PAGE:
- Sturdy construction gives solid support for flower heads
- Adjustable height
- Expansive hoop width doesn’t crush leaves or stems
- Price is more expensive that the $6.00 plastic coated wire variety
Tried, Tested, and True
I have 3 peony shrubs that have long grown out of their inexpensive wire supports. I had been eyeing the solid-looking ones in the Lee Valley Tools catalogue, but at almost $40.00 each plus tax, I was hesitant to shell out for them.
This year, however, when the plants sprouted, and my wire supports only rose a third of the way up the stem height, I knew the time had come. I decided to try one, and if it worked, I would purchase more.
The support comes in three parts: a sturdy metal pole (about 1 cm diameter), a hinged hoop, and a brass fitting that connects the two, and allows for height adjustment of the hoop. I noticed the solidity and heft of these right away.
The support was easy to assemble – I didn’t need the assembly instructions that came with it. The instructions are worth reading, however, as they contain some good tips for long-term maintenance. The single support pole, being rather heavy, goes into the soil well. This was a nice change from my old wire supports which, being flimsier, were consistently bent when placed, and often required multiple insertion attempts. People without much upper body strength might want to ask someone brawnier to drive the support into the ground for them, as it takes a certain amount of oomph.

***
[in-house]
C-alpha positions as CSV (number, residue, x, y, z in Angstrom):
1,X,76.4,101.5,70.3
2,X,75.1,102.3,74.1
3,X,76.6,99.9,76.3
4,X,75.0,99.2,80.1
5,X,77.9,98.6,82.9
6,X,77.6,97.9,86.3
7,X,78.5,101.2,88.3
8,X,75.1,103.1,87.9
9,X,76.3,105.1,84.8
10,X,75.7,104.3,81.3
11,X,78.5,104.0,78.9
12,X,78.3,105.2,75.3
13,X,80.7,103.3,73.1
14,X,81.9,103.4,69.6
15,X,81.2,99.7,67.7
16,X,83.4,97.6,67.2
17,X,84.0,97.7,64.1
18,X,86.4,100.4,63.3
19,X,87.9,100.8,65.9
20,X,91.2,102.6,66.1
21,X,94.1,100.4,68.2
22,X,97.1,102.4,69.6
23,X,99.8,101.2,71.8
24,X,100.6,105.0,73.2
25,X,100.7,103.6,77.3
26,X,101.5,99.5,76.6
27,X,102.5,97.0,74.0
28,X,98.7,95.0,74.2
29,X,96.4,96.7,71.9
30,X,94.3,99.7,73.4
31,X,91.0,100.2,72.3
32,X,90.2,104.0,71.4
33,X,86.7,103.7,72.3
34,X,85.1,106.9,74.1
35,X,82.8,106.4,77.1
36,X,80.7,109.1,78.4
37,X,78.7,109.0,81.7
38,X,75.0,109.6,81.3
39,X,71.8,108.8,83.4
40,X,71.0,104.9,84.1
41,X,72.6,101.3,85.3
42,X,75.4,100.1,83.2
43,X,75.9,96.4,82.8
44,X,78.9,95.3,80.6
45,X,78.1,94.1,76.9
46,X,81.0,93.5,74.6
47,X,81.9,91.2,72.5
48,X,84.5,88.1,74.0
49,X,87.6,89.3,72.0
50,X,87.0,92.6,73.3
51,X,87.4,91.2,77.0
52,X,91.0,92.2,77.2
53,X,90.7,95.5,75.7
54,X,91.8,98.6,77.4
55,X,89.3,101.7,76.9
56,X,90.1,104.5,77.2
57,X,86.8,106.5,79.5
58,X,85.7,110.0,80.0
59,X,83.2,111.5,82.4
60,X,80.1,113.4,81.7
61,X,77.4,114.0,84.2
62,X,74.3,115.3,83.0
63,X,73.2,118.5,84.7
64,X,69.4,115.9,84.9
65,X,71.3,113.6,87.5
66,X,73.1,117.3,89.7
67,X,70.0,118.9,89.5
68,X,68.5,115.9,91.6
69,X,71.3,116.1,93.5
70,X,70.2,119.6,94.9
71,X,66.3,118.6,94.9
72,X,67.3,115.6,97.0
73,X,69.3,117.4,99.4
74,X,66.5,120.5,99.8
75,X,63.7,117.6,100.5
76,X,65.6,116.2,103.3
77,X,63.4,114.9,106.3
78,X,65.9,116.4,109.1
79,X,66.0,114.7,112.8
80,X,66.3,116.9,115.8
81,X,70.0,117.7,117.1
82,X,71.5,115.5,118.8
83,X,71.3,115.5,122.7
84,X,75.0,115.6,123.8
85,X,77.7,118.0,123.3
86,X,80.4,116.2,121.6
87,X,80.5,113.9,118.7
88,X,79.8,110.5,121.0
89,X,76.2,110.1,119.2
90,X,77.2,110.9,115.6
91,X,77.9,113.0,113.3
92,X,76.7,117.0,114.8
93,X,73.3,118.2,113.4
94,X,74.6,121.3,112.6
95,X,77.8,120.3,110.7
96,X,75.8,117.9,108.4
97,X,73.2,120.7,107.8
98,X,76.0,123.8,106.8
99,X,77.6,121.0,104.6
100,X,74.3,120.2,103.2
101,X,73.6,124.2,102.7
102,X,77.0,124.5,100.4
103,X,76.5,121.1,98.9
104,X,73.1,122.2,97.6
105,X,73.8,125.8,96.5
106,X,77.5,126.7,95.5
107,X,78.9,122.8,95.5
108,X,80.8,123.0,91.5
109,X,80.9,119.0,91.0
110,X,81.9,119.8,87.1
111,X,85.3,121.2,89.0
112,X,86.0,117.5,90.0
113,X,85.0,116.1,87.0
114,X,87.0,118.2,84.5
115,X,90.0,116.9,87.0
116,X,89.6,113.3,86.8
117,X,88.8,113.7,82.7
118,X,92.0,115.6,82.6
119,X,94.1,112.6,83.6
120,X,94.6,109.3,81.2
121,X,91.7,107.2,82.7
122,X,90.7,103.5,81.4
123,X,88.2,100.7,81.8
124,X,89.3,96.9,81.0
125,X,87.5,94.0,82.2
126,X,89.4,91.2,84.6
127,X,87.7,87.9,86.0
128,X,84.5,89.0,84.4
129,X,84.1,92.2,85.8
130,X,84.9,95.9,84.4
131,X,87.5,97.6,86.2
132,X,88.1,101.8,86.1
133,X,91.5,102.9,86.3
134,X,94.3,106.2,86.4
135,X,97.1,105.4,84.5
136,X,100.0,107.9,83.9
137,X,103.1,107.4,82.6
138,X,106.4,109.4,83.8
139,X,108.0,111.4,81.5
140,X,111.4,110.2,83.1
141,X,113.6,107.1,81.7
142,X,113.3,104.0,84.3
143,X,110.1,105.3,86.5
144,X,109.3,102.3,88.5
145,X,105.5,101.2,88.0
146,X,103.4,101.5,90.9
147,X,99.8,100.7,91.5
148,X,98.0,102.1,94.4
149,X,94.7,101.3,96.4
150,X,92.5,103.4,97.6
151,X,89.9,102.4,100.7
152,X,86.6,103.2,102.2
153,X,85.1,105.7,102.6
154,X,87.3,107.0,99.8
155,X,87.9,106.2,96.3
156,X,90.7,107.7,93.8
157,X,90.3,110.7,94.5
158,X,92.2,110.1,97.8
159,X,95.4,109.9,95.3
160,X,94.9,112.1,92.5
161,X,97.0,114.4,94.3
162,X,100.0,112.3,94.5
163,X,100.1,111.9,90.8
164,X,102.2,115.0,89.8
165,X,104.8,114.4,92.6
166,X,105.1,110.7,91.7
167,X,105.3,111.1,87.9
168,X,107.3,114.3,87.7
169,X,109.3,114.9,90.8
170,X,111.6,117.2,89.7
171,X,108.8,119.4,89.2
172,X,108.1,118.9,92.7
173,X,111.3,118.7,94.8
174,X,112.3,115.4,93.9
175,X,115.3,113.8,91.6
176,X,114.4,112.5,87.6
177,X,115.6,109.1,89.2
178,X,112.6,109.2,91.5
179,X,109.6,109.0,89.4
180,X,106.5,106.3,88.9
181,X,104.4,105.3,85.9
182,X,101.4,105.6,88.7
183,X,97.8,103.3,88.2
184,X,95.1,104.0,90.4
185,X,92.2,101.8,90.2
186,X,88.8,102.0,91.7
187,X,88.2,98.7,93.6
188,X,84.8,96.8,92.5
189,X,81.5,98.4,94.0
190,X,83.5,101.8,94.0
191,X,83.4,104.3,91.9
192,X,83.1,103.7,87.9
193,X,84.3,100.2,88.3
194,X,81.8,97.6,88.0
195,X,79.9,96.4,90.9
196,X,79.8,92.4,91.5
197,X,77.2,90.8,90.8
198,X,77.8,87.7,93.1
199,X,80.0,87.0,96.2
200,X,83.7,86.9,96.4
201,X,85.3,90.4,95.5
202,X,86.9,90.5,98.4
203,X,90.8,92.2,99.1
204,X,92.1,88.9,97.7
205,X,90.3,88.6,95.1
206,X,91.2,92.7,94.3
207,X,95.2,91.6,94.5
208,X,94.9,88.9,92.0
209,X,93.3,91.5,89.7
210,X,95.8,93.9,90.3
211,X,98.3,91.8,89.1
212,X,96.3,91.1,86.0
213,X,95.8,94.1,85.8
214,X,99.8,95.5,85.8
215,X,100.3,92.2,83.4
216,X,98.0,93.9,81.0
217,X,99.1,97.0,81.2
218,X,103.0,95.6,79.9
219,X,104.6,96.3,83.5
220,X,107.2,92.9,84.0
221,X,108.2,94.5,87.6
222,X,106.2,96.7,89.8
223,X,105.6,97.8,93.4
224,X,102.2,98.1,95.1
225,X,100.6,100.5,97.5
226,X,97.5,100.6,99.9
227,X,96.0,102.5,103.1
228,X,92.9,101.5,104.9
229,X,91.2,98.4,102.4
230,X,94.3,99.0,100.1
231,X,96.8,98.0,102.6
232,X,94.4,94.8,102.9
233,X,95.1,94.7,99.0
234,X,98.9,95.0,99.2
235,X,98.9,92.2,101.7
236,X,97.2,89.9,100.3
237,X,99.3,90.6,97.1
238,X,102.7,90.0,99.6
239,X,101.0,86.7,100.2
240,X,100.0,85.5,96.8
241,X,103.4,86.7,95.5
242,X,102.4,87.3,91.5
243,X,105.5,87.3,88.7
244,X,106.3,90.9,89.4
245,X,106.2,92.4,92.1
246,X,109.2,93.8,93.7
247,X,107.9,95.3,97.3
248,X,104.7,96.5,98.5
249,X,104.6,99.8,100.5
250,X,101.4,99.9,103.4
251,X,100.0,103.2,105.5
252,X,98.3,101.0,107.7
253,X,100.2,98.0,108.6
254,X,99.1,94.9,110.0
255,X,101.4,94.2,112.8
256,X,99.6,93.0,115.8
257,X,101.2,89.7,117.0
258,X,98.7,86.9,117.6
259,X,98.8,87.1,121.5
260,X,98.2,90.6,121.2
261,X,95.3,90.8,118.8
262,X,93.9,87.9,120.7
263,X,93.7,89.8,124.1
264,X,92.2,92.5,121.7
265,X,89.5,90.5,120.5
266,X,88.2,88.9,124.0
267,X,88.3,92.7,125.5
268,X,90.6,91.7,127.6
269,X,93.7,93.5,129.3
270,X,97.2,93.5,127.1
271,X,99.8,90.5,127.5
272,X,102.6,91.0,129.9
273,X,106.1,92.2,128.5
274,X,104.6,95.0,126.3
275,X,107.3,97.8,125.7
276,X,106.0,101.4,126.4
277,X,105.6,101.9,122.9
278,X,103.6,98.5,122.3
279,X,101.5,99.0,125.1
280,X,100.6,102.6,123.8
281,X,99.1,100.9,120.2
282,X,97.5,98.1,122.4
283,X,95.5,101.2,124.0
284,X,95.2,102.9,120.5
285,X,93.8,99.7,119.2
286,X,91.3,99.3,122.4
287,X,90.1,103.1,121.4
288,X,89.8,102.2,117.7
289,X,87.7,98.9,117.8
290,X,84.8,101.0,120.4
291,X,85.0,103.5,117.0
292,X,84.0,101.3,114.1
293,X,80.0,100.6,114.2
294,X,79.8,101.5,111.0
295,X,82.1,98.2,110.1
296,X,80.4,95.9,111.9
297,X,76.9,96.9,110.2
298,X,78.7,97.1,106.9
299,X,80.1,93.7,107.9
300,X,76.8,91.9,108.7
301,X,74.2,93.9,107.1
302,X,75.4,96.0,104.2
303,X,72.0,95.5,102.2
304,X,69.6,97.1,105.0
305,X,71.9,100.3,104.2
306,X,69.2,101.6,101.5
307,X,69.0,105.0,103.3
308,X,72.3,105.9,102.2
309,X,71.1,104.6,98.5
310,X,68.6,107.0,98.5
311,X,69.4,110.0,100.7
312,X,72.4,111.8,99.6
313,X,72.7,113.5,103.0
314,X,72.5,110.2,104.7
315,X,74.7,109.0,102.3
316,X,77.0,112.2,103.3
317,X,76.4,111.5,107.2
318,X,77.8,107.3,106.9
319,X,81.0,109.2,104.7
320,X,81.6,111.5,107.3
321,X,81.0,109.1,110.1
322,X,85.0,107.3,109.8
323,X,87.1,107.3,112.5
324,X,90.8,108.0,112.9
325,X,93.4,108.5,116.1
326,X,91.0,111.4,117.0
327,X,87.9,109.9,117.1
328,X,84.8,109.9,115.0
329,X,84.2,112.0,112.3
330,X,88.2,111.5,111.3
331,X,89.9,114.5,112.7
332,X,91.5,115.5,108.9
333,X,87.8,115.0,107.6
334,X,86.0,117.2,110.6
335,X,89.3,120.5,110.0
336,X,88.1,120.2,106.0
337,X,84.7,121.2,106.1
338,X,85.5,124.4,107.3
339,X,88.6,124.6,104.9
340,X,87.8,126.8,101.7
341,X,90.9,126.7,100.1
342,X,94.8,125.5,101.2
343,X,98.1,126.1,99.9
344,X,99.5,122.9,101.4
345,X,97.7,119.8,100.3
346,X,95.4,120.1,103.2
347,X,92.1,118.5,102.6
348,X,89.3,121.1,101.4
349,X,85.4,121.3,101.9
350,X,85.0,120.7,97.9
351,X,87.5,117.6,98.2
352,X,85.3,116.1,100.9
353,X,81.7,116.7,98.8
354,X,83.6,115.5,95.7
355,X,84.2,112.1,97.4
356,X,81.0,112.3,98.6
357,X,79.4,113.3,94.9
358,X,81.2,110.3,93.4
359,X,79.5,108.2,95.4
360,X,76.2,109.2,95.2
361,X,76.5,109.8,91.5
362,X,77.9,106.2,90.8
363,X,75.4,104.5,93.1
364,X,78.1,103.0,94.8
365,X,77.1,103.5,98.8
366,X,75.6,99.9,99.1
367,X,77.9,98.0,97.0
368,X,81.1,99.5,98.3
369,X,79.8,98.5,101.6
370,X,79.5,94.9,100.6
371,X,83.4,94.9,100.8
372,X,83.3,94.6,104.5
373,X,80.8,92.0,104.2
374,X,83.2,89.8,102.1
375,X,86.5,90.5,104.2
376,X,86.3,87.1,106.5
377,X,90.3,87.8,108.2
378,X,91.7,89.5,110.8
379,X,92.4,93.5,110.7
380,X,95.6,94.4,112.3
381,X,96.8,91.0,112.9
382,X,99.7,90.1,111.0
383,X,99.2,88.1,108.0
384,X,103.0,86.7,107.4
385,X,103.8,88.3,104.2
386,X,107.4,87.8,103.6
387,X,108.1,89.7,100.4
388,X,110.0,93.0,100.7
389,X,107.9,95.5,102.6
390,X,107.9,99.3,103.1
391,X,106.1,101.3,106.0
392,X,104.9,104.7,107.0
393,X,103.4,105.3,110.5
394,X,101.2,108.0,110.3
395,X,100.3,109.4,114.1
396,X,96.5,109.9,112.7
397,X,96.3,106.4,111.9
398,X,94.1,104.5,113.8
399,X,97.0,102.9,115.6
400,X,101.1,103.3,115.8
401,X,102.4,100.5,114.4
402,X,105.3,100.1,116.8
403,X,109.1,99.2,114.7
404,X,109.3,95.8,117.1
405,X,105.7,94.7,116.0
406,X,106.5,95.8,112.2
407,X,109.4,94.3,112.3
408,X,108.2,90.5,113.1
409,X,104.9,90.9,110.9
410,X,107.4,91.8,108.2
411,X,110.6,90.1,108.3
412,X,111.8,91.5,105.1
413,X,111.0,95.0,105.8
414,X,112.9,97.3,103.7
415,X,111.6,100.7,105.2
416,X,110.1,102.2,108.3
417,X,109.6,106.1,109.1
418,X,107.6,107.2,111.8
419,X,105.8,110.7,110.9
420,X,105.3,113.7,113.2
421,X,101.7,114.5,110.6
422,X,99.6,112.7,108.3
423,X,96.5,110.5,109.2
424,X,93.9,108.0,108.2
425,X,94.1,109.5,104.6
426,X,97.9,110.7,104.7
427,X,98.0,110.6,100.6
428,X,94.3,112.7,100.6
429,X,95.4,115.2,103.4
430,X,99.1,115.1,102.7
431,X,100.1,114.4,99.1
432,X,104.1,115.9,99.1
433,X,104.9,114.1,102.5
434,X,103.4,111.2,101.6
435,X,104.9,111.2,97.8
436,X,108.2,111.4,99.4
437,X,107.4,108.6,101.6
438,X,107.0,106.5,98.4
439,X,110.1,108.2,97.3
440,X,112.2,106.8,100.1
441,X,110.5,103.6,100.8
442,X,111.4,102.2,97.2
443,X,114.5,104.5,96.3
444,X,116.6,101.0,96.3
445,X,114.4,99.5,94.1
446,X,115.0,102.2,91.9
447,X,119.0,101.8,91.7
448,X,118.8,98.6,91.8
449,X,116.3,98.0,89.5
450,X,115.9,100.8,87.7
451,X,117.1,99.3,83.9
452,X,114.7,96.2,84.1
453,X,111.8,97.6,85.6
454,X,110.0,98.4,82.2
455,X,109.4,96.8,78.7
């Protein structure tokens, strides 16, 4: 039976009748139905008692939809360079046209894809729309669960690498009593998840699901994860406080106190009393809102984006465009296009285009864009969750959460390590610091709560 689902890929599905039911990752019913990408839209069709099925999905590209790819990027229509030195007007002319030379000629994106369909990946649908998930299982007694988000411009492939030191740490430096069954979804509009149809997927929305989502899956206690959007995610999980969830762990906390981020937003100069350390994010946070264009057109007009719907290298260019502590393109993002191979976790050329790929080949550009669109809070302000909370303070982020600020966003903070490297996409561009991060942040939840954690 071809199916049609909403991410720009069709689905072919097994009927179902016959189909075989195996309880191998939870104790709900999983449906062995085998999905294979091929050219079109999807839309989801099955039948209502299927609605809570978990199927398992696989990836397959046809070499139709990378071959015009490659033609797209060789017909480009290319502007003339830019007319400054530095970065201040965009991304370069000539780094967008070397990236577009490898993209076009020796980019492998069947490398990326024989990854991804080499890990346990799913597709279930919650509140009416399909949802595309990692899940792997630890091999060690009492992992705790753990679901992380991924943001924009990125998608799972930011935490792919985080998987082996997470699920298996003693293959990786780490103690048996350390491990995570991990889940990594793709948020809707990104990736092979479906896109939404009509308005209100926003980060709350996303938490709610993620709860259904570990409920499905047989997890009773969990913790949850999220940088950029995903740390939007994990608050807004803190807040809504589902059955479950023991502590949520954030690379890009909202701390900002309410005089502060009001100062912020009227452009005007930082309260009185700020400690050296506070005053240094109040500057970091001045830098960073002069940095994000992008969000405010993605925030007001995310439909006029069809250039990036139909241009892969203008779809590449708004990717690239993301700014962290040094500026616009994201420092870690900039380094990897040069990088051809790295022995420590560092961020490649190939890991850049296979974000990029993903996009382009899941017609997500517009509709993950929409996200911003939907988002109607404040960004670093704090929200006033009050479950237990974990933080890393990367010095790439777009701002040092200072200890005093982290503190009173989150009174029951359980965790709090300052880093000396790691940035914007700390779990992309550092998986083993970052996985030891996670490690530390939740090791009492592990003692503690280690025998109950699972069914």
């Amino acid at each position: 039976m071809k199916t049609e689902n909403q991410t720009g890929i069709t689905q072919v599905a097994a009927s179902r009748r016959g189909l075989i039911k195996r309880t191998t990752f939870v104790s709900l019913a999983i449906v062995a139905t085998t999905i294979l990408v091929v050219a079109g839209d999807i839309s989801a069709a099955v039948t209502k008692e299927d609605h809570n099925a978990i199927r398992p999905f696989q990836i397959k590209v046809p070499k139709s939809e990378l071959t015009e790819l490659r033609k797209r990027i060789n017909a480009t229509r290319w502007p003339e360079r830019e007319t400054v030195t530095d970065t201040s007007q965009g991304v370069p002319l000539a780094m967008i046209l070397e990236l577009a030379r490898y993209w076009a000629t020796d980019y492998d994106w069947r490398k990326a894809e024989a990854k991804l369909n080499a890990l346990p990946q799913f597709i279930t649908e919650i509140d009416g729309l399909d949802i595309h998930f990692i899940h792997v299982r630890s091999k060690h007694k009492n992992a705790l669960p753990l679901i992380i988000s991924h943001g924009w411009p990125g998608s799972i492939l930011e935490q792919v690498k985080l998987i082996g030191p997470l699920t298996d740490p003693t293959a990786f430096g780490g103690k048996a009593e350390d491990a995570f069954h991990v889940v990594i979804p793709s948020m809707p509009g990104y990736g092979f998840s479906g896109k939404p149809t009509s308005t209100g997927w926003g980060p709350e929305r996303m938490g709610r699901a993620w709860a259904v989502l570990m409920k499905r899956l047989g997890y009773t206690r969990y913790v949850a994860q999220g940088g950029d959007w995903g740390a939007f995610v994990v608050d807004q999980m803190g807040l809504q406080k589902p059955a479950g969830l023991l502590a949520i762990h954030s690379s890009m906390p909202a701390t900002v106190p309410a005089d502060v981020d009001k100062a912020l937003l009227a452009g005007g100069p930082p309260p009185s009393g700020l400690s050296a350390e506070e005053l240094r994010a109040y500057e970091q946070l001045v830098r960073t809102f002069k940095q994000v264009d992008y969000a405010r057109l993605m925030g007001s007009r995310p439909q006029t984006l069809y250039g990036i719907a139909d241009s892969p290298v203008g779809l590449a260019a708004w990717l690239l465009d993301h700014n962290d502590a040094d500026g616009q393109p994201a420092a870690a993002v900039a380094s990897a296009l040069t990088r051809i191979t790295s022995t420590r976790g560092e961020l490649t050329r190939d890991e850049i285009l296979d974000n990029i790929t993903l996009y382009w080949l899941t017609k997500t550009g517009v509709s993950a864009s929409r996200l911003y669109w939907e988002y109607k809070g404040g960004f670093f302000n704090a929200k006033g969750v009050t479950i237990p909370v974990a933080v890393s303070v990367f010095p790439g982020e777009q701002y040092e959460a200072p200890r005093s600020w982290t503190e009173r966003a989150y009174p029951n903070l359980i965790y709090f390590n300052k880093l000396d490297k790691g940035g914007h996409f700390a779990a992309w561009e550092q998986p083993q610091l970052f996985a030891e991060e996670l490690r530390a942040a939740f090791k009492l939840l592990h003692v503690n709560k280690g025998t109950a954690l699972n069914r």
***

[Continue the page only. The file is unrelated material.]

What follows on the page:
The hoop, being hinged, is easy to get around the stems, and sits nicely into the clamp, which tightens with a knob. I purchased the 25” diameter hoop, as opposed to the 18” one. I was glad I did, as my shrubs are a few years old now. The 18” one I would recommend for very young shrubs, which are smaller.
The support has been in the ground for a few weeks now, and is doing well through high winds and almost monsoon conditions. It holds a full crop of big blooms up nicely. In the end, I went ahead and purchased two more, and have been completely satisfied with their performance.
Peonies are not inexpensive plants, and if planted in a favourable location can live 70 years or more. If you’re going to have them, you might as well keep them from collapsing to the ground once they flower. For me, the superior construction and usability was worth the expense, and I would recommend this to other gardeners. The only contraindication I would offer is if you live in a location in which these are likely to be stolen.
by Jennifer Priest
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